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State v. McNeil

April 01, 2003

STATE OF MINNESOTA, RESPONDENT,
v.
CHRISTOPHER HENRY MCNEIL, APPELLANT.



Washington County District Court File No. KX006372

Considered and decided by Schumacher, Presiding Judge, Willis, Judge, and Anderson, Judge.

SYLLABUS BY THE COURT

Multiple instances of serious prosecutorial misconduct committed at trial warrant reversal of a conviction if the misconduct substantially influenced the jury and denied appellant his right to a fair trial. But when the evidence of guilt properly admitted is overwhelming, the misconduct committed by the prosecution does not merit reversal.

The opinion of the court was delivered by: G. Barry Anderson, Judge

Affirmed

OPINION

Appellant challenges his conviction of three counts of first-degree criminal sexual conduct in violation of Minn. Stat. §á609.342, subds. 1(a), (g), and (h)(iii) (2000). Appellant contends that numerous instances of prosecutorial misconduct caused him prejudice and denied him his right to a fair trial. The prosecution committed misconduct by failing to adequately prepare witnesses to avoid the mention of suppressed evidence, by asking a direct question eliciting suppressed testimony, by vouching for a witness's credibility, and by making statements in closing arguments aimed at jury sympathy and inviting the jury to compensate the victim. But based on the particular facts of this case, we conclude that in light of the untainted evidence presented by the state these actions did not substantially prejudice the jury and deny the appellant a fair trial. Therefore, we affirm.

FACTS

The facts of this case are not in dispute on appeal. Appellant began a romantic relationship with T.L.M.'s mother (mother) in the summer of 1993. Approximately two months after he and mother met, appellant moved into the house where mother lived with her son and daughter, T.L.M. Appellant allegedly began sexually abusing T.L.M., then eight years old, shortly after he moved into the home. In the time period between September 1993 and July 2000, the incidences of abuse took place, in one manner or another, two to three times a week.

T.L.M. first reported the abuse to her mother in the summer of 2000. The police were not immediately contacted because mother wanted T.L.M. to speak first to Jean Hamm, T.L.M.'s therapist. After hearing T.L.M.'s report of abuse, Hamm notified the Oakdale Police Department.

Officer Rolf Hagland was assigned to investigate the allegations of abuse. Hagland asked Lynn Hansen, a child-protection worker for Washington County Community Services, to assist him with his investigation. Hansen interviewed T.L.M. at the Oakdale police department. In this interview, T.L.M. recounted the incidences of abuse. T.L.M. also stated that appellant had a scar on his back related to a congenital condition (spinabifida) and described appellant's penis as crooked or bent. Evidence at trial confirmed these unique physical features.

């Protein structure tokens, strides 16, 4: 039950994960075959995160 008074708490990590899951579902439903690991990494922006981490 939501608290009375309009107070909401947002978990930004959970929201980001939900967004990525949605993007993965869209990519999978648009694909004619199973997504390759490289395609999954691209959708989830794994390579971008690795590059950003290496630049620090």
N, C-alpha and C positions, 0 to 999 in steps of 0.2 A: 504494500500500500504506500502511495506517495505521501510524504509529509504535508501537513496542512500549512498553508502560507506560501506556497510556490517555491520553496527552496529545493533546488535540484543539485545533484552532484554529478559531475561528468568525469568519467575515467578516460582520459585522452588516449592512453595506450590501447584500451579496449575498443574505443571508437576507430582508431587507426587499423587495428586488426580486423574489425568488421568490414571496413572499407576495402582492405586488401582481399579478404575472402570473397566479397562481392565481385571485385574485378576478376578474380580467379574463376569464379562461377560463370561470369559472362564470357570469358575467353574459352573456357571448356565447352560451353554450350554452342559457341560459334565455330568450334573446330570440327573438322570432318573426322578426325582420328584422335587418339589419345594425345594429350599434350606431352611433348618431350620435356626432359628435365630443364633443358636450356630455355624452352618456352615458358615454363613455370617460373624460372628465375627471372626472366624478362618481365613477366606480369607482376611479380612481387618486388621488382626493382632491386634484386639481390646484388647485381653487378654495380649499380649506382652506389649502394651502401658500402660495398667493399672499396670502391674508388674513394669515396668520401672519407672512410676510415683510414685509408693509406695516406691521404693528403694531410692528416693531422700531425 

Prior to trial, appellant made several motions to suppress various testimonial evidence. The district court ruled that opinion testimony as to T.L.M.'s truthfulness, evidence that appellant had avoided meeting with Hagland, and evidence relating to appellant's drug use would not be admissible at trial. But, eventually, testimony regarding all three of these suppressed subjects was heard by the jury.

The prosecutor admitted that despite the court's ruling he had not instructed mother to avoid vouching for T.L.M.'s credibility. The prosecutor was unsure whether or not he instructed Hamm not to mention appellant's drug use, but he asserted that he had told Hagland not to mention that appellant had missed appointments to meet with him.

T.L.M. had undergone a gynecological exam, the results of which appellant asserts were exculpatory, that appellant did not learn of until the trial had commenced. The results of the exam revealed that, although T.L.M. had alleged that appellant had penetrated her, T.L.M.'s vagina appeared "normal," and although appellant had hepatitis A, B, and C, T.L.M. tested negative for all three diseases.

Appellant asserts that it is unlikely that, although three of the state's witnesses knew of the exam, the prosecutor did not, and nondisclosure—intentional or inadvertent—warrants reversal under Brady v. Maryland, 373 U.S. 83, 83 S. Ct. 1194 (1963) and Minn. R. Crim. P. 9.01, subd. 1(1)(6). The district court denied appellant's motions for a mistrial and a continuance, and allowed appellant time to obtain an expert witness but ruled that the trial would otherwise go forward ...


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